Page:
The here presented study on fat metabolism and weight loss in mild to moderate hypoxia is, to our knowledge, the first one with a sham hypoxia control protocol.

We could show that obese subjects did lose significantly more weight during an 8-week training period with three times per week 90-min low intense exercise when this exercise took place in 15 vol.% O2 hypoxia than in normal air at 450-m altitude (20 vol.% O2). We could also show that there have been non-statistical differences in fat metabolism or at least in serum levels of lipoproteins and triglycerides between the hypoxia training and the sham hypoxia training group.

There are, due to the nature of the study and above that, several limitations, which have to be addressed. The number of subjects is not big enough to show a reduction in BMI, and power analysis shows that we would need about 32 subjects to have a significant BMI reduction. We wanted to get more subjects into the study, but the reduction of subjects to a limited number due to time restrictions and willingness is a common problem in weight loss protocols with obese people. The difference in weight loss in mean with 1.14 kg seems, for 8 weeks of training, not really a lot. However, several subjects did significantly lose more weight in the hypoxia group, and the mean bodyweight loss is not due to natural swings in weight change.

This also happened although the hypoxia group trained at a slightly lower wattage due to a slightly increased heart frequency in hypoxia. We cannot fully exclude that the normoxia group decreased body fat and increased muscle mass due to the slightly higher level of muscle load, but it seems unlikely with this very low intense training.

Because we did not put our subjects on a stringent diet, there might have been the chance that some individuals did eat more than normally and some less. Keeping the subjects on their routine food seemed to us the natural choice of being uninfluenced in the weight change by a special nutritional diet. The other point is that weight loss in hypoxia might be caused by reduced food intake, and that was a part of the study. To let the subjects reduce their food intake, you have to have them on a longer leash. This is especially true if leptin and hypothalamic signals come into play and might let subjects be less hungry, respectively, less hungry for fat. To achieve more accuracy, the only chance would be to exactly control the nutrition of all subjects already before the study and during the training period. To do this, subjects have to be under full supervision all the time. This is an almost impossible achievement in ambulatory care or with independent volunteers.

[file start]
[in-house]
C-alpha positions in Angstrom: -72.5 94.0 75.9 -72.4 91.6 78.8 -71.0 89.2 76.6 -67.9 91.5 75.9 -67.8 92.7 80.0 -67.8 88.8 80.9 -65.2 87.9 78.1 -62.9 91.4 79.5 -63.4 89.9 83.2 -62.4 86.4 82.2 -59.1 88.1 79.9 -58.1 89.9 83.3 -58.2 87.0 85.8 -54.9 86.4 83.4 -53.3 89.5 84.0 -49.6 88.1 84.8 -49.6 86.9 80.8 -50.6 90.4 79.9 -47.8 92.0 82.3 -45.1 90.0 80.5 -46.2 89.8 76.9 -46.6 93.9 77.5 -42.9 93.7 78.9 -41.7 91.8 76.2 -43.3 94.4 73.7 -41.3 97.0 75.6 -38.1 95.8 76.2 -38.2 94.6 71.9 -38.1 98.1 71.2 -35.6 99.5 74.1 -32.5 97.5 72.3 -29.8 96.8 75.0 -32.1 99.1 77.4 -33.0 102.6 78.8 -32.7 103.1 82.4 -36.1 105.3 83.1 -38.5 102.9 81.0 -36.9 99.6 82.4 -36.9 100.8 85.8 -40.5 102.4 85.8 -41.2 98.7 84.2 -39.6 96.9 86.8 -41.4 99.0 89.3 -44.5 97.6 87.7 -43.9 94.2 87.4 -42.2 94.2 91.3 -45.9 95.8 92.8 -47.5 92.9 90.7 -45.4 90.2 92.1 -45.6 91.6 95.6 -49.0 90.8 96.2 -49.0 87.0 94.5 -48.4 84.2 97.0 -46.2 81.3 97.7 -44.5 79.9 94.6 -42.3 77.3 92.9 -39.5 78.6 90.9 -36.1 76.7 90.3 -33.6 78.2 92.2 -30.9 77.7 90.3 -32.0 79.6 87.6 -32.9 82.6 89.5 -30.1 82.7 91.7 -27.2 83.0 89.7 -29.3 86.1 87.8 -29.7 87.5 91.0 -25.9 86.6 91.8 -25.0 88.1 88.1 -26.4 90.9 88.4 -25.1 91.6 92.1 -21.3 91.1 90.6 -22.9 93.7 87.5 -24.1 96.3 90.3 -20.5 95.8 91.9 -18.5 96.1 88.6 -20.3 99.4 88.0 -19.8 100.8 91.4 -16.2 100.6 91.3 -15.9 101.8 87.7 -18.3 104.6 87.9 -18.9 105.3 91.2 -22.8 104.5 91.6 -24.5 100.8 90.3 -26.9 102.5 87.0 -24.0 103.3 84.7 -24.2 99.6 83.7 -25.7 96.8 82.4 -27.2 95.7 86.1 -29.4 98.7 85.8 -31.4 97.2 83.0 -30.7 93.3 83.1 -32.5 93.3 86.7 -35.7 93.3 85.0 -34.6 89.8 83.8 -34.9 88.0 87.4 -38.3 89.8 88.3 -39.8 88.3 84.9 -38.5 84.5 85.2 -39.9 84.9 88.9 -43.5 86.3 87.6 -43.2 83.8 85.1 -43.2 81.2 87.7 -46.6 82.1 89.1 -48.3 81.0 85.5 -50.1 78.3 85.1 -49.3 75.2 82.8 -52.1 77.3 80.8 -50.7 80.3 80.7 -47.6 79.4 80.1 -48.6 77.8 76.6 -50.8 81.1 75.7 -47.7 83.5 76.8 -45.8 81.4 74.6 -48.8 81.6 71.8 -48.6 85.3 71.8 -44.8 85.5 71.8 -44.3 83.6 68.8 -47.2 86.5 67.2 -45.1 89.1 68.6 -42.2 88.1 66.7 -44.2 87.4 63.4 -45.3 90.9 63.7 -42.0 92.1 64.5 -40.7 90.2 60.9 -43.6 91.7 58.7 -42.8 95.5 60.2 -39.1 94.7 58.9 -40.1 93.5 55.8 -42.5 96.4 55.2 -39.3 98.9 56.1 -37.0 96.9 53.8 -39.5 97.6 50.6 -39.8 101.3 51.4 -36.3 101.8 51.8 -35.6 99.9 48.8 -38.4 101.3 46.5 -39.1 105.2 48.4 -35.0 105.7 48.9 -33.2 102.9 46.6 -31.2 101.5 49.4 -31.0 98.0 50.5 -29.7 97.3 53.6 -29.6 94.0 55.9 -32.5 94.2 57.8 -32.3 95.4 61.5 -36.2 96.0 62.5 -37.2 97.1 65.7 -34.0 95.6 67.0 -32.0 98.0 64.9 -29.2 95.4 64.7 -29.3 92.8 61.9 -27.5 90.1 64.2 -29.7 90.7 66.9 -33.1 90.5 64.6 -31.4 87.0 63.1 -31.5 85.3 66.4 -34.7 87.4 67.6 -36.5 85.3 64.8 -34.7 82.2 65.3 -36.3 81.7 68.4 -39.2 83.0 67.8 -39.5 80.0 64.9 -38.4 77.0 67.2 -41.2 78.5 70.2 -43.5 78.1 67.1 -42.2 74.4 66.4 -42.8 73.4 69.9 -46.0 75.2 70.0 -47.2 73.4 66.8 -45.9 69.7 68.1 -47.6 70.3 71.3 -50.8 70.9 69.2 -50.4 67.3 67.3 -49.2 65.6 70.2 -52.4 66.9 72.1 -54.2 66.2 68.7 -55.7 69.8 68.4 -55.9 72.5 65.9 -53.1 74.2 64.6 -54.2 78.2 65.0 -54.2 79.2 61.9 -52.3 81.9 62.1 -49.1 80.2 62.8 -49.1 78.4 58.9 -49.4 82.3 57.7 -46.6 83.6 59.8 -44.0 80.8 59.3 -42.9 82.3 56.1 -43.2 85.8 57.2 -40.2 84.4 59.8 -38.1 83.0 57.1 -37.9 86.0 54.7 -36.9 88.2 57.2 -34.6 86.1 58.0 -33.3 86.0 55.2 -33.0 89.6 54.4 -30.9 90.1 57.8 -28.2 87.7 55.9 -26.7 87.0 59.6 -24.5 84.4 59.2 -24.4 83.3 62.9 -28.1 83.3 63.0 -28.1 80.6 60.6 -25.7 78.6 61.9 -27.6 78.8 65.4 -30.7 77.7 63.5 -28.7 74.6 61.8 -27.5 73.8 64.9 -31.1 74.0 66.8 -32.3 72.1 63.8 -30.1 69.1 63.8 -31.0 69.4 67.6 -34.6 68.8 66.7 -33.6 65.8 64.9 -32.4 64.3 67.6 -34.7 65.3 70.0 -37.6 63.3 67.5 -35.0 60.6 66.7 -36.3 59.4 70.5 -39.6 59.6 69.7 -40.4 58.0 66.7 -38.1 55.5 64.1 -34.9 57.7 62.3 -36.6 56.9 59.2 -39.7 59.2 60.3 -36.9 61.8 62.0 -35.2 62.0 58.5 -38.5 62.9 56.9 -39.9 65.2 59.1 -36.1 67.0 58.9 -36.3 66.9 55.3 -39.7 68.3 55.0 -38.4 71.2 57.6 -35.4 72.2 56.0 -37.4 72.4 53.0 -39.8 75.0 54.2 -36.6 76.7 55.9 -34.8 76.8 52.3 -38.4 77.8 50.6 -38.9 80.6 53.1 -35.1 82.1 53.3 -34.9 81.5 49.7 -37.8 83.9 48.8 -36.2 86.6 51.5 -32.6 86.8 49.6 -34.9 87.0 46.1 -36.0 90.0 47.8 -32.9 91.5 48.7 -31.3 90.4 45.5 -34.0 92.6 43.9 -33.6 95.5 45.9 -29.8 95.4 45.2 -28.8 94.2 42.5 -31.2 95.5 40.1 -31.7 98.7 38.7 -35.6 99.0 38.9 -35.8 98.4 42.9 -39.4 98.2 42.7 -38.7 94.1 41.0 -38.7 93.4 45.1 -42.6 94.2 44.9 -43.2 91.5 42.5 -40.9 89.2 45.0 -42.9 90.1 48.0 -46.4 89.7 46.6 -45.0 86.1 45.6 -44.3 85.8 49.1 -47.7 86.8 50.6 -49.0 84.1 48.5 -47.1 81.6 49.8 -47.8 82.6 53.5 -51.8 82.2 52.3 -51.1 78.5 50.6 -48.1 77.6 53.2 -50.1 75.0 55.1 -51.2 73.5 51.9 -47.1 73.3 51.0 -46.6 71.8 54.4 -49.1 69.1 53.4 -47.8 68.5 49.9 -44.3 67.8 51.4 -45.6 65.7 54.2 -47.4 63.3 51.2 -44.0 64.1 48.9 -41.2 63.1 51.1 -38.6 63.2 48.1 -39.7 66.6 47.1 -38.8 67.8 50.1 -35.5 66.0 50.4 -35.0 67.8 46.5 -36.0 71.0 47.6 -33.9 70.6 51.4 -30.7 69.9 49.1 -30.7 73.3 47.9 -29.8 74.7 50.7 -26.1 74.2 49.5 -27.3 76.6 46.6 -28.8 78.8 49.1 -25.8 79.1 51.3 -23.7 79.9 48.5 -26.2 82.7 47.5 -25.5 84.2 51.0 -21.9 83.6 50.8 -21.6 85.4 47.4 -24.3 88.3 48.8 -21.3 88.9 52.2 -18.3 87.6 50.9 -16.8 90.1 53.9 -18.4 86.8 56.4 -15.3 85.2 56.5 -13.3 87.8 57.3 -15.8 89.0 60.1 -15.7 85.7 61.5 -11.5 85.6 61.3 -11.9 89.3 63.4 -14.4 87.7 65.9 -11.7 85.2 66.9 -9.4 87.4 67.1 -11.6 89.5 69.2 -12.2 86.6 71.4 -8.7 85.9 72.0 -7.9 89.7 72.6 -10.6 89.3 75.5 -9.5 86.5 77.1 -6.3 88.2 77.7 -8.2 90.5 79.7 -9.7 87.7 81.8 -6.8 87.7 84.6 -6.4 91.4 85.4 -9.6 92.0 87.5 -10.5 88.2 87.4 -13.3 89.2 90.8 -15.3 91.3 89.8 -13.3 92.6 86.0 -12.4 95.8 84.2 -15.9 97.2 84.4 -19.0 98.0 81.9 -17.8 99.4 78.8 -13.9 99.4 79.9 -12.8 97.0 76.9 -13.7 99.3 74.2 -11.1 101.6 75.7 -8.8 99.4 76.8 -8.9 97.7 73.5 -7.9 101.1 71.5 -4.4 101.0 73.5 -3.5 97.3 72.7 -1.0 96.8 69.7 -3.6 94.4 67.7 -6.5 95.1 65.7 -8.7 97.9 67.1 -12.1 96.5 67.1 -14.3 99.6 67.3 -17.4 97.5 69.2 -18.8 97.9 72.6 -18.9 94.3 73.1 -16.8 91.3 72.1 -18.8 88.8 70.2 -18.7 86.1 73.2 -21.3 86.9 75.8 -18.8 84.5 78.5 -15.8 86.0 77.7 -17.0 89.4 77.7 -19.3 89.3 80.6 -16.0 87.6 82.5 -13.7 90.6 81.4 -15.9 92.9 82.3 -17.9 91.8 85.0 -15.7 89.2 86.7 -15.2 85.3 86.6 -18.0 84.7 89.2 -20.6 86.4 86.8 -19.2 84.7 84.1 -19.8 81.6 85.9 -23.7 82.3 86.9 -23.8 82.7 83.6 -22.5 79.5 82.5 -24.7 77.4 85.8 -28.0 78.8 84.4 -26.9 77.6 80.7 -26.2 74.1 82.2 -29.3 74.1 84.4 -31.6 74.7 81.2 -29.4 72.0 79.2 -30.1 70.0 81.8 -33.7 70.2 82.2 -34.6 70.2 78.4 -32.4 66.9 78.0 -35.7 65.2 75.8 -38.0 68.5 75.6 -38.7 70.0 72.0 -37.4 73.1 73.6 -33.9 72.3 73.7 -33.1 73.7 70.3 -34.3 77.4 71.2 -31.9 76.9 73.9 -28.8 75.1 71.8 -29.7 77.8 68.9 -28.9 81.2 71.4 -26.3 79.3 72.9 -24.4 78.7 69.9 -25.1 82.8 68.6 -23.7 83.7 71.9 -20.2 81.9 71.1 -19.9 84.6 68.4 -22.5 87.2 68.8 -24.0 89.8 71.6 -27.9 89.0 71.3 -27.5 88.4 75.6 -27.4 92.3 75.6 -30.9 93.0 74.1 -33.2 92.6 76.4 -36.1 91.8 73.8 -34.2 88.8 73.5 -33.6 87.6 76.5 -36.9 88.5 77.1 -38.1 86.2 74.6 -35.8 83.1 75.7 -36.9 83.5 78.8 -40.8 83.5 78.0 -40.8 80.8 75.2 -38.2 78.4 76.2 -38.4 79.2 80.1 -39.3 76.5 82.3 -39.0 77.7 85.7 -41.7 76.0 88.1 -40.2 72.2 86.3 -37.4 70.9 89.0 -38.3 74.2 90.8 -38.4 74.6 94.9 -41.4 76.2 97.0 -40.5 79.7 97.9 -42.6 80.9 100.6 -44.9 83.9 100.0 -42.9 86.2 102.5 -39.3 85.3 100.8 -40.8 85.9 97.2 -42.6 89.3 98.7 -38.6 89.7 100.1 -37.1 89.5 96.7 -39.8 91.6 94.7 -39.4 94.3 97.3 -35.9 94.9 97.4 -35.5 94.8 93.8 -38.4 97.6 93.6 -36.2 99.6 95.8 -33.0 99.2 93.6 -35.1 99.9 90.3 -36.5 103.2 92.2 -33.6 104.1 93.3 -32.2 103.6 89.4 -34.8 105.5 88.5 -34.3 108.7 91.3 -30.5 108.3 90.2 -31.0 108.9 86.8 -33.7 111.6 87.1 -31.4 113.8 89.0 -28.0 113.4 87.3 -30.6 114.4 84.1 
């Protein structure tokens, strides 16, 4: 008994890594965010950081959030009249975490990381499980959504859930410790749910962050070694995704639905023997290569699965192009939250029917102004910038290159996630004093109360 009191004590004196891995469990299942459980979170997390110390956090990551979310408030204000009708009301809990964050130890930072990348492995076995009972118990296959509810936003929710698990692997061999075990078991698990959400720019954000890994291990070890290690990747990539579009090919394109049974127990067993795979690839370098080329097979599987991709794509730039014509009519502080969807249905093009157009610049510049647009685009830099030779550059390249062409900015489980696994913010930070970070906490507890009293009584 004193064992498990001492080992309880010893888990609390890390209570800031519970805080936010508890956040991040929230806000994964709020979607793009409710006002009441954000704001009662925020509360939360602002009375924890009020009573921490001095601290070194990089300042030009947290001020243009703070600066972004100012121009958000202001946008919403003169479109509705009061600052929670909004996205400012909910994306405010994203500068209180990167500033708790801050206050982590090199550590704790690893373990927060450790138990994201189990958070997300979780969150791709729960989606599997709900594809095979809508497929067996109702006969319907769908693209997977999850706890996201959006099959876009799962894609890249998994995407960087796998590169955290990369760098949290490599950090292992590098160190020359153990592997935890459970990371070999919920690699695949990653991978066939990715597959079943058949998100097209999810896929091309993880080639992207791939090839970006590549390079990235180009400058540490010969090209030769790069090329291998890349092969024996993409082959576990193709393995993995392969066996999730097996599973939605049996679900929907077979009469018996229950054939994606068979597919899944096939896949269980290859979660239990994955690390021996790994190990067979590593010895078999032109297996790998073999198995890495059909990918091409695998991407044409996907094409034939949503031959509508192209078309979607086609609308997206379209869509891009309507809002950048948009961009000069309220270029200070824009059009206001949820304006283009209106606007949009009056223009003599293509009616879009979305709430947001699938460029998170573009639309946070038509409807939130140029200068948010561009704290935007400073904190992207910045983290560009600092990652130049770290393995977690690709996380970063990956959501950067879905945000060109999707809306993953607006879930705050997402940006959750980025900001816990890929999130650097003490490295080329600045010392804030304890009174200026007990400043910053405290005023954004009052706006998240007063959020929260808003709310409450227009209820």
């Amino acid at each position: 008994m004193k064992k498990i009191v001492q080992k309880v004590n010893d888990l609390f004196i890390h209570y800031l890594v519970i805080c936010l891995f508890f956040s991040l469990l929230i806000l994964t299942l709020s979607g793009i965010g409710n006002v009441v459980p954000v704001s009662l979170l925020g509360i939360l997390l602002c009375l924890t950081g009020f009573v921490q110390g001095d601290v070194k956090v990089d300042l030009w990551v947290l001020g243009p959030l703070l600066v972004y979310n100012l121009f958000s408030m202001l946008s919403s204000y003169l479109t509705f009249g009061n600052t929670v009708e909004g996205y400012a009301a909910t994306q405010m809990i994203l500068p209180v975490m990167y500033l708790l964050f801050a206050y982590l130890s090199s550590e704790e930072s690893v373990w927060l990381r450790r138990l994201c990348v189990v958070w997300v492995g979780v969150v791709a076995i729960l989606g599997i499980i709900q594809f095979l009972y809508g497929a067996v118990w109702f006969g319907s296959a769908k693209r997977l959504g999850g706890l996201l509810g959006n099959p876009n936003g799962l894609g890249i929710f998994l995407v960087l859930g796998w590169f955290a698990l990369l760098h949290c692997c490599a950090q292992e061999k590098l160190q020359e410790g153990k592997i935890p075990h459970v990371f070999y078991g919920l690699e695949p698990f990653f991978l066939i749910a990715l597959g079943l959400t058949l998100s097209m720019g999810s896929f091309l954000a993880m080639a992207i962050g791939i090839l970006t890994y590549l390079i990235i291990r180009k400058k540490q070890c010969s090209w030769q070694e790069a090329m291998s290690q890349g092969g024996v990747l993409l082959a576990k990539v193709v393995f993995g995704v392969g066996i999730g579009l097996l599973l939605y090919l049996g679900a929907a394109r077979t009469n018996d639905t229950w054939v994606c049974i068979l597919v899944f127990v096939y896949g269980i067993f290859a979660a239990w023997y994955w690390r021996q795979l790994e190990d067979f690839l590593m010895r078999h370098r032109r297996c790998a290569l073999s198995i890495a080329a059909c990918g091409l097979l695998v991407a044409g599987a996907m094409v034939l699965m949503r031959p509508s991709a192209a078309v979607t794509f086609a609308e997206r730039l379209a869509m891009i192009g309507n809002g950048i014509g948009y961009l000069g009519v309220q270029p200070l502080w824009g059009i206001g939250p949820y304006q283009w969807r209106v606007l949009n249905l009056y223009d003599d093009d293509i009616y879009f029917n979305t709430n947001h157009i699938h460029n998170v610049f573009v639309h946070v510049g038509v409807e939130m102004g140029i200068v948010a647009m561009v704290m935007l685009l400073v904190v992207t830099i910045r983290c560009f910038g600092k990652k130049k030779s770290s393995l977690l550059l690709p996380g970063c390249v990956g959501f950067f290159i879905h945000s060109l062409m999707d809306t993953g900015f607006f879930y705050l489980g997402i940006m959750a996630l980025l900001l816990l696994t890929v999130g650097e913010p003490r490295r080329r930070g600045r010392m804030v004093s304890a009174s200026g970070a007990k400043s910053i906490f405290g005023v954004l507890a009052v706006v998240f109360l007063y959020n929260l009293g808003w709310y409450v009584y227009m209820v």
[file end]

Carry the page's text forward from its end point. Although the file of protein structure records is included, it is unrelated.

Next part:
Our findings are consistent with previous studies which have shown that low intense training in moderate hypoxia leads to weight loss [1114]. The protocol with a sham hypoxia control group, which did not lose weight with the same amount of exercise, strengthens this hypothesis. A definite reason why this weight loss occurs is still not known. Several investigations could prove that the body reduces fat as a substrate for energy production due to the higher use of oxygen necessary in fat burning [2, 13], but this is still controversially discussed [14]. One of the reasons for a controversial discussion is that so far, nobody did observe subjects on a longer term [14]. Most studies have dealt with exercise in hypoxia for hours or a maximum of a few days, not for 2 months as we did.

In our investigation, the subjects in hypoxia had reduced their triglycerides, their cholesterol, and their low-density lipoproteins and kept their high-density lipoproteins stable, whereas the subjects in normoxia did not do so. However, none of the effects reached statistical significance. Due to the actual literature, this can be explained by several possible causes: Either the fat mobilization is reduced due to hypoxia over time and so the serum levels of lipids are lower at the point of measurement or the increased catecholamine levels during hypoxia lead to reduced lipolysis and a depot of intracellular fat [16, 17].

Most likely, it seems that increased leptin levels lead to a reduced fat intake via food, and that is the reason why triglyceride levels decrease [6, 10]. The answer is still open, and more research is needed to clarify this. Other mediators besides catecholamines, like insulin like growth factor, might influence both fat and carbohydrate metabolism in hypoxia [15].

In conclusion, there is more and more evidence that even mild moderate hypoxia in comfortable simulated altitude, if combined with exercise, leads to weight loss.

Weight loss regimes with exercise and diets or just exercise could be combined with normobaric hypoxia in the future. Future investigations should include whether the stay in moderate hypoxia alone without exercise increases the weight loss and if such a regimen would still be safe.